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Etisalat, the United Arab Emirates telecoms company, will not have to pay interest on outstanding payments for its stake in Pakistan Telecom (PTCL) ? prompting concern that Islamabad is setting a dangerous precedent for future privatisations.

Etisalat last year promised to pay $2.6bn for a 26 per cent stake and management rights in Pakistan?s largest telecoms company but missed an October deadline to make the payment. After protracted negotiations, Pakistan agreed to a deal under which the UAE company would pay $1.14bn now in addition to an earlier $260m downpayment, with the remaining $1.2bn to be paid in nine instalments over five years.

Asked if these instalments would be interest-free, Abdul Hafeez Shaikh, the privatisation minister, told the FT: ?Yes, this is the concession we have given to [Etisalat].?

Pakistan government officials argue that they were right to salvage the deal, even with the more favourable conditions, given that it far exceeded any others on the table during the bidding process.

The total upfront payment to be made by Etisalat of $1.4bn is on its own equivalent to the second highest bid which came from China Mobile, mainland China?s largest telecom company.

Failure to seal the PTCL transaction, the biggest government stake sale in Pakistan?s history, would also have been a major setback for the country?s ambitious privatisation plans.

Conscious of this, senior figures in the Pakistan government have spent months lobbying their counterparts in the UAE to try to resurrect the deal.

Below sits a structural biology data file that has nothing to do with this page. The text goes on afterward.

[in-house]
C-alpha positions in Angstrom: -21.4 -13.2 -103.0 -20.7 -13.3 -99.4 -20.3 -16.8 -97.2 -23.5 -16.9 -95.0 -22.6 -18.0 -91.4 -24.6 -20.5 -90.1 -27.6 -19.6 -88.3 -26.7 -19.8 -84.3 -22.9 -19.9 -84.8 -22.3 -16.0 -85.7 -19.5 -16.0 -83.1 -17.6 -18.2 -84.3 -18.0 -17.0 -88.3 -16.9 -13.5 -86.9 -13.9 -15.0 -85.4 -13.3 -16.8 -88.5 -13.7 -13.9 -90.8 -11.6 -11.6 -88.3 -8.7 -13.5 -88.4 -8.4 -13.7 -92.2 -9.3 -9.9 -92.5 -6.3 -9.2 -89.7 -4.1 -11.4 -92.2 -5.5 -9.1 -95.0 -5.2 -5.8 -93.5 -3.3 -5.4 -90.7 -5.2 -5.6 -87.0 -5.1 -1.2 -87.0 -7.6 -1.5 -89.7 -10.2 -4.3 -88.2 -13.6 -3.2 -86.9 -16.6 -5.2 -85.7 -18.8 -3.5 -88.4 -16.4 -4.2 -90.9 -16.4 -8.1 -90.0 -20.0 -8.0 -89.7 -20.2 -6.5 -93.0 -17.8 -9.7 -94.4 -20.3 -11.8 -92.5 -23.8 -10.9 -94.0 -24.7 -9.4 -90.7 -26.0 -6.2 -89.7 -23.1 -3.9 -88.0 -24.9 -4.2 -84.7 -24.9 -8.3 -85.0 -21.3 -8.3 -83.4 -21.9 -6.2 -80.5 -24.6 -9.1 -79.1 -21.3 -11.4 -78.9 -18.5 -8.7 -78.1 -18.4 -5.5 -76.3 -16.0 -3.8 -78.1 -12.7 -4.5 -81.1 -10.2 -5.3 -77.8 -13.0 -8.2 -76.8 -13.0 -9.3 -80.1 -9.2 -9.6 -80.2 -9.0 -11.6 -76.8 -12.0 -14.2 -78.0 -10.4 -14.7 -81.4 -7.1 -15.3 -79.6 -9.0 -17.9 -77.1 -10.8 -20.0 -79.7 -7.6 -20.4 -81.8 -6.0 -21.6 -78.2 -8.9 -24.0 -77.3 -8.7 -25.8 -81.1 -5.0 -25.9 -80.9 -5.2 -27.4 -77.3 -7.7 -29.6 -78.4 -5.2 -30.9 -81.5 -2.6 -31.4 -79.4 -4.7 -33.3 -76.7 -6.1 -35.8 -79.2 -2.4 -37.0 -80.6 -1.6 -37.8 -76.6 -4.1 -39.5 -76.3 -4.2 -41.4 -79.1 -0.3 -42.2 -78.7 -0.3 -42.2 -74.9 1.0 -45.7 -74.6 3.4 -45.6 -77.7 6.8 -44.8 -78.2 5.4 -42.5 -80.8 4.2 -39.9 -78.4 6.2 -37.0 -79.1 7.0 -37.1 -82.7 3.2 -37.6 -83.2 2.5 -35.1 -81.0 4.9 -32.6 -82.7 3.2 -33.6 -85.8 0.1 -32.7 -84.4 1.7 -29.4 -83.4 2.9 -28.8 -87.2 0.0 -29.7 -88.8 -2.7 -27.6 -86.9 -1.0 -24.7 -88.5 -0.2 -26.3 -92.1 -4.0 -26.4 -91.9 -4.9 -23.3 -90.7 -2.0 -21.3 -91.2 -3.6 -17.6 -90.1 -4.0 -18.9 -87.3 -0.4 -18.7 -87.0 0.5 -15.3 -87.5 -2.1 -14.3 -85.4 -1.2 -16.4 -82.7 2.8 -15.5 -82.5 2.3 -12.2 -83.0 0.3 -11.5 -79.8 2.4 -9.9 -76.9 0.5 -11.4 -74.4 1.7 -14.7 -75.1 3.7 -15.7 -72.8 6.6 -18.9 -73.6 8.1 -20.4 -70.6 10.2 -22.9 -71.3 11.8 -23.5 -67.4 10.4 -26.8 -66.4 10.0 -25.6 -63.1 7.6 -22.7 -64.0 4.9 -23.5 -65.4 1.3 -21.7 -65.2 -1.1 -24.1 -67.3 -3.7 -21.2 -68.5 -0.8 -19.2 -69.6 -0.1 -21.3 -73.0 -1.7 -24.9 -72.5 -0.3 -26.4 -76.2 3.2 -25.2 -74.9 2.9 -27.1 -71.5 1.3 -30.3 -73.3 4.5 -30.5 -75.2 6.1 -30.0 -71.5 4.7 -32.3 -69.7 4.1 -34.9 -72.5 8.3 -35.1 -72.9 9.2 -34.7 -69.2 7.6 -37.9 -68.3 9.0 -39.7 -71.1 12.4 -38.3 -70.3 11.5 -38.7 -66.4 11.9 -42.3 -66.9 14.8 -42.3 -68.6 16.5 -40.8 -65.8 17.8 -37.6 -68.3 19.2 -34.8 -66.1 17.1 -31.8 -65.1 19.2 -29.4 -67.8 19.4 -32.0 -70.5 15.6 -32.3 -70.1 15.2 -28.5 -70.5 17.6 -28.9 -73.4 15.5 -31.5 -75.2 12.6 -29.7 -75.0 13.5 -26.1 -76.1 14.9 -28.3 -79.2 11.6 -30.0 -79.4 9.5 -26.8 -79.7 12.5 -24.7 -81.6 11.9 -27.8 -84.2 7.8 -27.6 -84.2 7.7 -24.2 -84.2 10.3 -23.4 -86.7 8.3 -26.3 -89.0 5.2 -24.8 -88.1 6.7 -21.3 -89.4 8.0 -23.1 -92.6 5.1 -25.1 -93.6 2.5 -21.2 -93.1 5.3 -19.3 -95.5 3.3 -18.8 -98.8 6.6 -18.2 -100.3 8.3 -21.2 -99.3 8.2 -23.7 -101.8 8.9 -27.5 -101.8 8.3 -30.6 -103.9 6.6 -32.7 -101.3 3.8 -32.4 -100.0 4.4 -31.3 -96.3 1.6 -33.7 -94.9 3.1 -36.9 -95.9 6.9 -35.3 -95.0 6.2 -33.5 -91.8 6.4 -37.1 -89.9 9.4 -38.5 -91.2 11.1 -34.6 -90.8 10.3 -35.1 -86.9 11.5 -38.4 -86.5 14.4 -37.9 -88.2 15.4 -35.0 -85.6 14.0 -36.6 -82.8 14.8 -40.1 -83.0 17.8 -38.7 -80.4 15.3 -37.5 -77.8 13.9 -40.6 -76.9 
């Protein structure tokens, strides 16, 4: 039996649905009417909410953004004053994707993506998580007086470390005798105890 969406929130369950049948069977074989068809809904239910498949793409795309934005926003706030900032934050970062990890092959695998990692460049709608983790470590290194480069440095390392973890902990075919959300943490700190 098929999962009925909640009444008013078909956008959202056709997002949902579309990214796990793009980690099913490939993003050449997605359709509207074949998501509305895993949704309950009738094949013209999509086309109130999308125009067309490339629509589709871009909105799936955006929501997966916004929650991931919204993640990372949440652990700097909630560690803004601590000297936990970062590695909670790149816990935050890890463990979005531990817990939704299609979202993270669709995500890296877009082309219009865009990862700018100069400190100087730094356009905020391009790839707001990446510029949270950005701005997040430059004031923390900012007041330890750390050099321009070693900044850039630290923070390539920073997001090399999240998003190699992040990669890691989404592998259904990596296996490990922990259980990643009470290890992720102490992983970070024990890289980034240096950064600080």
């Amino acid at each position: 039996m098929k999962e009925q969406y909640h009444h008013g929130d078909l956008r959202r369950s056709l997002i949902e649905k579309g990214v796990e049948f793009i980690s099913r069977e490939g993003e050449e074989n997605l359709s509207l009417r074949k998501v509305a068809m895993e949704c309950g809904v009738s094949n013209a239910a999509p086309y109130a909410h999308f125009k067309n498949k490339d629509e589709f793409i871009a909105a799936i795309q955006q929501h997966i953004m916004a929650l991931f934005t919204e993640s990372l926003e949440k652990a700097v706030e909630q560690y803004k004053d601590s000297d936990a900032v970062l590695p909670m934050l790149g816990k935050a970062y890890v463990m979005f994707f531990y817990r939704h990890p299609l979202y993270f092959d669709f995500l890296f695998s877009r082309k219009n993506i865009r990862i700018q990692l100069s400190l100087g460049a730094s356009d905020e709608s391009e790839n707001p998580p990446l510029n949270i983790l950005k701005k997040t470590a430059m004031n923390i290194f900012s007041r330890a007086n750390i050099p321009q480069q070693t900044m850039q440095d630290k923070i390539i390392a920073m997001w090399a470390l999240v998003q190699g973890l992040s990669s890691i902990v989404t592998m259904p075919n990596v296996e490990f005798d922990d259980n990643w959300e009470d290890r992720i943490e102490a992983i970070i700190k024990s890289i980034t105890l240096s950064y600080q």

Officials at the ministry of telecommunications in Islamabad said it could have taken Pakistan years to find another buyer for PTCL ? time best spent restructuring the company to make it more competitive. ?This is a public sector company with its peculiar problems of inefficiency and failure to compete fast enough with a changing telecom environment,? said one official.

But analysts warned that the final settlement had sent an unfortunate message to the market that Pakistan was unable to hold investors to their word.

?There is a danger that you may have others trying to emulate this example,? said Shuja Rizvi, senior analyst at Karachi?s Capital One brokerage house.

Mr Rizvi said the Pakistani government was expected to attach tighter conditions to future privatisations, such as seeking a larger downpayment than just 10 per cent.

?In the end, what Pakistan gains out of PTCL?s privatisation is less than what was promised by Etisalat. But under the present set of circumstances, we had no option,? said a privatisation ministry official.

?Giving a concession was much more feasible than starting afresh.?

Copyright The Financial Times Limited 2017. All rights reserved.
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